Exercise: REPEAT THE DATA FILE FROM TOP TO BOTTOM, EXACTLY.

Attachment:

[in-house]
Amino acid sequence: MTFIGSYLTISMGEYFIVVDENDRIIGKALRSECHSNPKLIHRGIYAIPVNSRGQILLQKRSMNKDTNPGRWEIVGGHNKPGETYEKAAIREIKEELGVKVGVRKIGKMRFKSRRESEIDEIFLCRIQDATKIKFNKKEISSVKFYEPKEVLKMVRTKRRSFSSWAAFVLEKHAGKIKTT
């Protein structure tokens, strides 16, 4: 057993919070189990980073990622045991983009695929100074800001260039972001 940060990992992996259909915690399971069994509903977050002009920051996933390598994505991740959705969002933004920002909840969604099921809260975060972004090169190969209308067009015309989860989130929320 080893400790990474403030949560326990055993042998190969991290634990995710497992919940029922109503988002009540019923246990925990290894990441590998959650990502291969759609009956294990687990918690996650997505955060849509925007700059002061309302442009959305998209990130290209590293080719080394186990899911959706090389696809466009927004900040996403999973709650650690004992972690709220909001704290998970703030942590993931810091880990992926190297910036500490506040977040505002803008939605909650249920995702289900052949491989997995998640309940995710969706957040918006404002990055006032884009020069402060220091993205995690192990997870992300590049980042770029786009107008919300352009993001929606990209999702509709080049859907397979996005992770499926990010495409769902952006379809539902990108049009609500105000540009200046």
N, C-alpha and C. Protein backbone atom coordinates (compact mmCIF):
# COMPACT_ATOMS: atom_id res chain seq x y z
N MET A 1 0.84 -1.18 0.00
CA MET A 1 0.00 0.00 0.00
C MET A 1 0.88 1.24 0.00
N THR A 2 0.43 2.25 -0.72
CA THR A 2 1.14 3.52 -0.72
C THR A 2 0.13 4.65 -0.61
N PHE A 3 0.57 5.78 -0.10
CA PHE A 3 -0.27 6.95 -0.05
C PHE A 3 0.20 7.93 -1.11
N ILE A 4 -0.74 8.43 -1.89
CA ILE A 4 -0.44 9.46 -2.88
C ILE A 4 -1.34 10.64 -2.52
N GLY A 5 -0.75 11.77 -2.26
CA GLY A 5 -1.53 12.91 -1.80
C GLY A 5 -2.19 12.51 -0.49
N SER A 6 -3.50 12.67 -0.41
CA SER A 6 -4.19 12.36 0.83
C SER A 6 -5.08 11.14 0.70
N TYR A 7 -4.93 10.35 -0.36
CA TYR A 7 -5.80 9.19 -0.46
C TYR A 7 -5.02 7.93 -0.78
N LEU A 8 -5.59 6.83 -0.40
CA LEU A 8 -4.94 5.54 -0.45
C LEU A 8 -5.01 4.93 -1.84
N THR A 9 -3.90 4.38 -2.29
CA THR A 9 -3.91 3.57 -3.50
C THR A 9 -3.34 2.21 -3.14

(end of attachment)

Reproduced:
[in-house]
Amino acid sequence: MTFIGSYLTISMGEYFIVVDENDRIIGKALRSECHSNPKLIHRGIYAIPVNSRGQILLQKRSMNKDTNPGRWEIVGGHNKPGETYEKAAIREIKEELGVKVGVRKIGKMRFKSRRESEIDEIFLCRIQDATKIKFNKKEISSVKFYEPKEVLKMVRTKRRSFSSWAAFVLEKHAGKIKTT
């Protein structure tokens, strides 16, 4: 057993919070189990980073990622045991983009695929100074800001260039972001 940060990992992996259909915690399971069994509903977050002009920051996933390598994505991740959705969002933004920002909840969604099921809260975060972004090169190969209308067009015309989860989130929320 080893400790990474403030949560326990055993042998190969991290634990995710497992919940029922109503988002009540019923246990925990290894990441590998959650990502291969759609009956294990687990918690996650997505955060849509925007700059002061309302442009959305998209990130290209590293080719080394186990899911959706090389696809466009927004900040996403999973709650650690004992972690709220909001704290998970703030942590993931810091880990992926190297910036500490506040977040505002803008939605909650249920995702289900052949491989997995998640309940995710969706957040918006404002990055006032884009020069402060220091993205995690192990997870992300590049980042770029786009107008919300352009993001929606990209999702509709080049859907397979996005992770499926990010495409769902952006379809539902990108049009609500105000540009200046």
N, C-alpha and C. Protein backbone atom coordinates (compact mmCIF):
# COMPACT_ATOMS: atom_id res chain seq x y z
N MET A 1 0.84 -1.18 0.00
CA MET A 1 0.00 0.00 0.00
C MET A 1 0.88 1.24 0.00
N THR A 2 0.43 2.25 -0.72
CA THR A 2 1.14 3.52 -0.72
C THR A 2 0.13 4.65 -0.61
N PHE A 3 0.57 5.78 -0.10
CA PHE A 3 -0.27 6.95 -0.05
C PHE A 3 0.20 7.93 -1.11
N ILE A 4 -0.74 8.43 -1.89
CA ILE A 4 -0.44 9.46 -2.88
C ILE A 4 -1.34 10.64 -2.52
N GLY A 5 -0.75 11.77 -2.26
CA GLY A 5 -1.53 12.91 -1.80
C GLY A 5 -2.19 12.51 -0.49
N SER A 6 -3.50 12.67 -0.41
CA SER A 6 -4.19 12.36 0.83
C SER A 6 -5.08 11.14 0.70
N TYR A 7 -4.93 10.35 -0.36
CA TYR A 7 -5.80 9.19 -0.46
C TYR A 7 -5.02 7.93 -0.78
N LEU A 8 -5.59 6.83 -0.40
CA LEU A 8 -4.94 5.54 -0.45
C LEU A 8 -5.01 4.93 -1.84
N THR A 9 -3.90 4.38 -2.29
CA THR A 9 -3.91 3.57 -3.50
C THR A 9 -3.34 2.21 -3.14